Calexico council faces full agenda

December 03, 2001|By AARON CLAVERIE, Staff Writer

CALEXICO — The agenda for Tuesday's City Council meeting here is packed with lingering land disputes, controversial resolutions and a closed-session item regarding an interim police chief.

The city's most recent police chief, Tommy Tunson, was hired by the Southgate Police Department. His final day in Calexico was Nov. 27.

At the meeting, the City Council here also could:

· pass a resolution opposing the fallowing of farmland to restore the Salton Sea.

· authorize the city manager to write and sign a resolution accepting a grant agreement with the State Water Resources Control Board.

· appoint an interim police chief.

· allow the owners of farmland near the intersection of Highway 98 and Cole Road to build an industrial park, houses and an RV park.


The council meets at 6:30 p.m. at City Hall, 608 Heber Ave.

The public is invited to take part in a hearing scheduled for the beginning of the meeting on the Bravo/Rodiles development proposals.

That hearing, which was canceled last week, regards developments planned for a 324-acre, triangle-shaped wedge of land at the intersection of Highway 98 and Cole Road on the eastern side of town.

The council will ask to hear from those in favor of the projects and those opposed.

For the past year, a collection of landowners — the F.S. Bravo Partners and Dr. Horacio and Sandra Rodiles — has worked to get interconnected but separate projects approved by the city Planning Department and City Council.

The Bravo Partners want to build an RV park north of Cole Road near new homes off Meadows Road. They hope to sell another chunk of their land to a developer who plans to build an industrial park near the intersection of Highway 98 and Cole Road.

The Rodiles family wants to build 80 acres of houses and a gas station on land near the intersection of Bowker Road and Cole Road.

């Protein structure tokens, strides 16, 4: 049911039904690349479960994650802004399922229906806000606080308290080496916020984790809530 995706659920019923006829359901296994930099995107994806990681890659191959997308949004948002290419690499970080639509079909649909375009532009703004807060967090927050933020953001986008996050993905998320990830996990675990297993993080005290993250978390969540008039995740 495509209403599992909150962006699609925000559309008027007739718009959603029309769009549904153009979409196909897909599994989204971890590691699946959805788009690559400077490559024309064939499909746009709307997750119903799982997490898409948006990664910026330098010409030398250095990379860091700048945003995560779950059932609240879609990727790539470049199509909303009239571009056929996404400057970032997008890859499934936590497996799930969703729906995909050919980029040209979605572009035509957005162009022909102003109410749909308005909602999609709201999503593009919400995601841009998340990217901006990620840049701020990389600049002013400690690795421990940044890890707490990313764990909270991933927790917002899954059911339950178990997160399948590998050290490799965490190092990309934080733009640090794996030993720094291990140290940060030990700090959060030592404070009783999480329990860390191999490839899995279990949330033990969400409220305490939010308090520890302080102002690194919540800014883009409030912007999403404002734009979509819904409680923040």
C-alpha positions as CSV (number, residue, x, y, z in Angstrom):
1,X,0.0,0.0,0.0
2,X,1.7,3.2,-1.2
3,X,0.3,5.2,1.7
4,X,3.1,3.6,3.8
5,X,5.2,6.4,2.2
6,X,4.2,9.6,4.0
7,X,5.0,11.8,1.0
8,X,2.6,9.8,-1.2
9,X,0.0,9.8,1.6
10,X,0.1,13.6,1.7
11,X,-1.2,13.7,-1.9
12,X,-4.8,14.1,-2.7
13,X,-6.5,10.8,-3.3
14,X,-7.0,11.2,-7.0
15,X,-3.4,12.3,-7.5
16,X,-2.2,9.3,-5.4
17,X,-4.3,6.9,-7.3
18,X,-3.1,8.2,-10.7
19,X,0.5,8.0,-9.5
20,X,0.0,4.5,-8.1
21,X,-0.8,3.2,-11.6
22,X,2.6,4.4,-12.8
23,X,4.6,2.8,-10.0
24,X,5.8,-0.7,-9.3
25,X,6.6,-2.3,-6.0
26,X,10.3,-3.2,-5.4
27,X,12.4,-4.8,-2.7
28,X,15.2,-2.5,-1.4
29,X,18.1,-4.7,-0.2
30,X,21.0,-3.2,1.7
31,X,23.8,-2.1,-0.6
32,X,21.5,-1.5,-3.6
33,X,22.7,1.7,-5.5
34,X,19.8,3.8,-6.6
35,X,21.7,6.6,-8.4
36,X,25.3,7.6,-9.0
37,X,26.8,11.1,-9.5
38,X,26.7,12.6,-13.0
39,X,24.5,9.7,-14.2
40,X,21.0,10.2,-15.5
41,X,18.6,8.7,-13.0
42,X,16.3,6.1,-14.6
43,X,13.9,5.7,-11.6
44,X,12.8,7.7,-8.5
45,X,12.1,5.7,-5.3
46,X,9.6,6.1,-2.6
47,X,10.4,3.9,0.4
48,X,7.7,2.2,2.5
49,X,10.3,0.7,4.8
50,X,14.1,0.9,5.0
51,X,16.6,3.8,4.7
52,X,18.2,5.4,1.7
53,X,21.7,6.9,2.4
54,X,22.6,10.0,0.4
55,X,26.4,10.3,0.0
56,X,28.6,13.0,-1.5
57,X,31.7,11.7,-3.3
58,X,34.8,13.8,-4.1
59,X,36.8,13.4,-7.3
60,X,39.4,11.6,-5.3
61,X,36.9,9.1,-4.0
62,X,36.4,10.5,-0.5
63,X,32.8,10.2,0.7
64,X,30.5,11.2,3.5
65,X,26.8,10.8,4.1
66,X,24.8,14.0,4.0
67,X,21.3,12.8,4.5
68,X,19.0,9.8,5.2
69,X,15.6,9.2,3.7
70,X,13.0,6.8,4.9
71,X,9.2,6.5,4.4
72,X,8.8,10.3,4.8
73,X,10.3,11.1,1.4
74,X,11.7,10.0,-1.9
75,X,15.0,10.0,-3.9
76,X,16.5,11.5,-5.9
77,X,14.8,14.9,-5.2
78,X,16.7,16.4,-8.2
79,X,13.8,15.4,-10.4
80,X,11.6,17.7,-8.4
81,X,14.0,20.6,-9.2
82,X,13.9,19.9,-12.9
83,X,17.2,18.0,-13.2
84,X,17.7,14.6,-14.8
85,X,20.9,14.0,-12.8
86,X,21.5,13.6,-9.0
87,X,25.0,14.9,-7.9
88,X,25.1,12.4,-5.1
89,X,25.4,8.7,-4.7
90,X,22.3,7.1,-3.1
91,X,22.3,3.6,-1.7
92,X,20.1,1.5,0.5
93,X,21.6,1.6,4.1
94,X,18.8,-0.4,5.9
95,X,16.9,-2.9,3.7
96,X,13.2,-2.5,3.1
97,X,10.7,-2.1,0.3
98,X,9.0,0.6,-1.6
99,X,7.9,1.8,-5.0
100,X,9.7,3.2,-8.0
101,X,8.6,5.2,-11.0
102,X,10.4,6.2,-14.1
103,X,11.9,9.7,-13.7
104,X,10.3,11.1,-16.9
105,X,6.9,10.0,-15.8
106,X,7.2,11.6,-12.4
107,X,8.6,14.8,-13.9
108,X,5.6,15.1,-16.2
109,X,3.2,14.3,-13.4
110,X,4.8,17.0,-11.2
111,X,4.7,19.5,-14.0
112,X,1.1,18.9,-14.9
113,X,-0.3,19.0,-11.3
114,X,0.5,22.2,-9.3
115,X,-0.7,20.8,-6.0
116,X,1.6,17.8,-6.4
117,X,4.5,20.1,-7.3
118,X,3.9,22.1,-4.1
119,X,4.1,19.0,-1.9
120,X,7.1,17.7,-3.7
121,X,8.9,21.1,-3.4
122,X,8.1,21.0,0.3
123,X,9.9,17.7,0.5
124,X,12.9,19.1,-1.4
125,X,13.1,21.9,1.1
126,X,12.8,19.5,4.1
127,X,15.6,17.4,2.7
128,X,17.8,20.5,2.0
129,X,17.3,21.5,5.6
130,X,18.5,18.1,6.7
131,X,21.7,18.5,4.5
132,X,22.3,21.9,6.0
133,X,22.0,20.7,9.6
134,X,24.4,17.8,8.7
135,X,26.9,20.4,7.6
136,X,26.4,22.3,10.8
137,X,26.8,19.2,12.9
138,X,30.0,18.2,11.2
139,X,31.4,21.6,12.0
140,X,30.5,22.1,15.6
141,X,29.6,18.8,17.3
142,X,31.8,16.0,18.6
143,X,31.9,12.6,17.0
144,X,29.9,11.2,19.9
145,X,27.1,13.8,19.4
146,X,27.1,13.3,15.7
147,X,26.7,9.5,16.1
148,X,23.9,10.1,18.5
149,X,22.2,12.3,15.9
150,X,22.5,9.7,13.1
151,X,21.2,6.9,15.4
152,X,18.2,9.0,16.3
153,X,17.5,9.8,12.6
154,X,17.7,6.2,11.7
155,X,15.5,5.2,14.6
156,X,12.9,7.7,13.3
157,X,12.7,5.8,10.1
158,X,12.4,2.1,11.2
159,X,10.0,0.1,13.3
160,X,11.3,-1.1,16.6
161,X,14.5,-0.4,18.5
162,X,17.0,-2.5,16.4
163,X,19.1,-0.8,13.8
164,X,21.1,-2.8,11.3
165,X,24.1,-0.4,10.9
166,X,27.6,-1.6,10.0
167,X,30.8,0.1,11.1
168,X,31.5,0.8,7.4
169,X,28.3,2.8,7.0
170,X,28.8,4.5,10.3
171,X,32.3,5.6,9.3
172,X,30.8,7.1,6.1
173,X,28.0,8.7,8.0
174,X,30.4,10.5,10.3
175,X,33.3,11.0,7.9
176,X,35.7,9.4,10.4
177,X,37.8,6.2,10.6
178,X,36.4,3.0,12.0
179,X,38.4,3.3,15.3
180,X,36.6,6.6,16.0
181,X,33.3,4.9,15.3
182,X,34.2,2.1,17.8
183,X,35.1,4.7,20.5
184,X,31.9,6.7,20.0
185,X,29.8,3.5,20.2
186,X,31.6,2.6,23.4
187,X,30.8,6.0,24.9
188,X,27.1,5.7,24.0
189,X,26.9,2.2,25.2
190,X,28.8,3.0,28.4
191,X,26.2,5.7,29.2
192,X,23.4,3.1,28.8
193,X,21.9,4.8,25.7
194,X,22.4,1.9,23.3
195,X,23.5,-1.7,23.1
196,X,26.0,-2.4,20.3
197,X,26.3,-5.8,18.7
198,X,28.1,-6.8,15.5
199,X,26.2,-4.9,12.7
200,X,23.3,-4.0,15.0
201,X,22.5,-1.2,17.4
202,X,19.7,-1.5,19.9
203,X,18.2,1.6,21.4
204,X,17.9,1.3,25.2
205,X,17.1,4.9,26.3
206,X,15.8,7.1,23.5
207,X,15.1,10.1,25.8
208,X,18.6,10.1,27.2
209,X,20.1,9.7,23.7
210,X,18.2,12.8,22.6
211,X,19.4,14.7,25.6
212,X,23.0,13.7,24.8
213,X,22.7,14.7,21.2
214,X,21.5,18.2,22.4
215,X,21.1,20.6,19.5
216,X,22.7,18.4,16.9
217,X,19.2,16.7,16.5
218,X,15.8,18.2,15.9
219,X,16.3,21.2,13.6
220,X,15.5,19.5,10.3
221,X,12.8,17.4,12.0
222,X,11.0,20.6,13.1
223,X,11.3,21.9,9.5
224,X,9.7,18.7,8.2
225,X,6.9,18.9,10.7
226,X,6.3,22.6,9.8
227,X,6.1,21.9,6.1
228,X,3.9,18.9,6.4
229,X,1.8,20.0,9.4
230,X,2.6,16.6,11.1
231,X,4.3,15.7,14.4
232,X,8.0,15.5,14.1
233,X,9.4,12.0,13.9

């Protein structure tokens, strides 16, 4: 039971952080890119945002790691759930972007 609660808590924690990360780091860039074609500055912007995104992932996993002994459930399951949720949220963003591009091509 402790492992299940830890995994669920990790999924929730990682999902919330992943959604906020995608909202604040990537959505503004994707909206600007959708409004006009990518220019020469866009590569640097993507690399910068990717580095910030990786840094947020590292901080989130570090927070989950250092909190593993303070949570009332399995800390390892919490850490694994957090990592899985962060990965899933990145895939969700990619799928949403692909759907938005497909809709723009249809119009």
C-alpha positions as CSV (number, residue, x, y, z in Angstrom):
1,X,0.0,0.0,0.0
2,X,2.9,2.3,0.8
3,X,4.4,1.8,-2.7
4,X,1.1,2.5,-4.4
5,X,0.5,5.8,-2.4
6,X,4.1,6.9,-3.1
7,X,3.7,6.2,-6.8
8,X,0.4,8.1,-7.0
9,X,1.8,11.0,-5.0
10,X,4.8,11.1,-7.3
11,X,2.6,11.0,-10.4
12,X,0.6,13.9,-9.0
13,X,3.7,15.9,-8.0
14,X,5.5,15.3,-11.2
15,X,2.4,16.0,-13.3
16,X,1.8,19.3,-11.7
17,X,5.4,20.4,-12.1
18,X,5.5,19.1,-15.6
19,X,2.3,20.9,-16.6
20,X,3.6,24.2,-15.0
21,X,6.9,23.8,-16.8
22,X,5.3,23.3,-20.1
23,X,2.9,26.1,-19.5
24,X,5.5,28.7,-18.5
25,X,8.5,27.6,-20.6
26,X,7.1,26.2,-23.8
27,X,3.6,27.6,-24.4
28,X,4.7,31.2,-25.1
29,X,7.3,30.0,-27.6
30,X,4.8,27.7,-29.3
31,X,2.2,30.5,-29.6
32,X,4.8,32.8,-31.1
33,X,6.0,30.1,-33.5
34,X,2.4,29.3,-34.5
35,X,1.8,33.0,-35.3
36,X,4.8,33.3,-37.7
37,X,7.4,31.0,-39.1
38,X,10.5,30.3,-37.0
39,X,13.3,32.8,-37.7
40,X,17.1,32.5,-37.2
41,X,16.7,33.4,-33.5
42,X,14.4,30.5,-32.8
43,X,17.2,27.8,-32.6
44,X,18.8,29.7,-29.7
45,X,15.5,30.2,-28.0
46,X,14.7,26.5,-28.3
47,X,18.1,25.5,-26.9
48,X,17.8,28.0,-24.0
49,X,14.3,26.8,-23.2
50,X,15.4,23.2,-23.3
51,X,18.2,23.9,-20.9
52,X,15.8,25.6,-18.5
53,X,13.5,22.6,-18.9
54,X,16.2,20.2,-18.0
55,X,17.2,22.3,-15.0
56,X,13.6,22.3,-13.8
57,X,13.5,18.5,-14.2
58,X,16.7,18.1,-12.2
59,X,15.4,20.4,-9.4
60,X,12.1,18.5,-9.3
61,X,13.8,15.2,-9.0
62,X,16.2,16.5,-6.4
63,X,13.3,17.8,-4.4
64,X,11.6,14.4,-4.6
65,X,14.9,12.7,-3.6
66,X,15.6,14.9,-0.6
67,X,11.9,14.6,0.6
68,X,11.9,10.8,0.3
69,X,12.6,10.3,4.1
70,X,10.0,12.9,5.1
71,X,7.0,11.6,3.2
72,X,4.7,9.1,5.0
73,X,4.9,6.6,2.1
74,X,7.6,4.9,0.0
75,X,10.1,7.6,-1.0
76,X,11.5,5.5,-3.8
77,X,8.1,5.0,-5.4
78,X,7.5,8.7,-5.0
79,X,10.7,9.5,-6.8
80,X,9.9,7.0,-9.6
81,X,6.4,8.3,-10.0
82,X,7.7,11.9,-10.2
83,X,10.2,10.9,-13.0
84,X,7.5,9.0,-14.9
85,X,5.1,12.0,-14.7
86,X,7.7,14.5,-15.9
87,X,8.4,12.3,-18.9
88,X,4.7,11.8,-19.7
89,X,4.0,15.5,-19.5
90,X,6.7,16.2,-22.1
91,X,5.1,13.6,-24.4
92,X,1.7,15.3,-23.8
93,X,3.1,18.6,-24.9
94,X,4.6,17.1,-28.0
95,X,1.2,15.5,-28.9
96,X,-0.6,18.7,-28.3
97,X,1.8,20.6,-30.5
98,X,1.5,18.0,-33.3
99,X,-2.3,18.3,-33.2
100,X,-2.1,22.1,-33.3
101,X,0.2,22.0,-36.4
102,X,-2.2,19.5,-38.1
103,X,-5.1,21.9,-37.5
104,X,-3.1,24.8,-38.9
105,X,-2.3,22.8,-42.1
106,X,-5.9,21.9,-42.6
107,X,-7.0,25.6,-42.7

The projects have been designed to complement each other by El Centro development consultant Tom DuBose.

Earlier this year, the city Planning Commission delayed the approval process for the project due to concerns that the project could negatively impact the city's ability to provide police and fire service to the community as a whole. There also were concerns the project could affect the traffic near one of the busiest intersections in the city and about the layout of the projects.

The commission required the landowners to pay for a $200,000 environmental review to address potential impacts before it would approve the projects.

At a City Council public hearing, DuBose said his clients did not need to pay for a review since he had properly accounted for all possible impacts in his planning.

The council backed the commission, requiring the review.

The landowners then sued the City Council in an attempt to overturn that decision.

That lawsuit never went to trial because the City Council reconsidered the issue at a later meeting and overruled the Planning Commission decision.

The council decided to allow the landowners to move forward with their project without paying for an environmental review if certain conditions were met.

On Tuesday, the council will vote to certify or reject that decision.

>> Staff Writer Aaron Claverie can be reached at 337-3419 or

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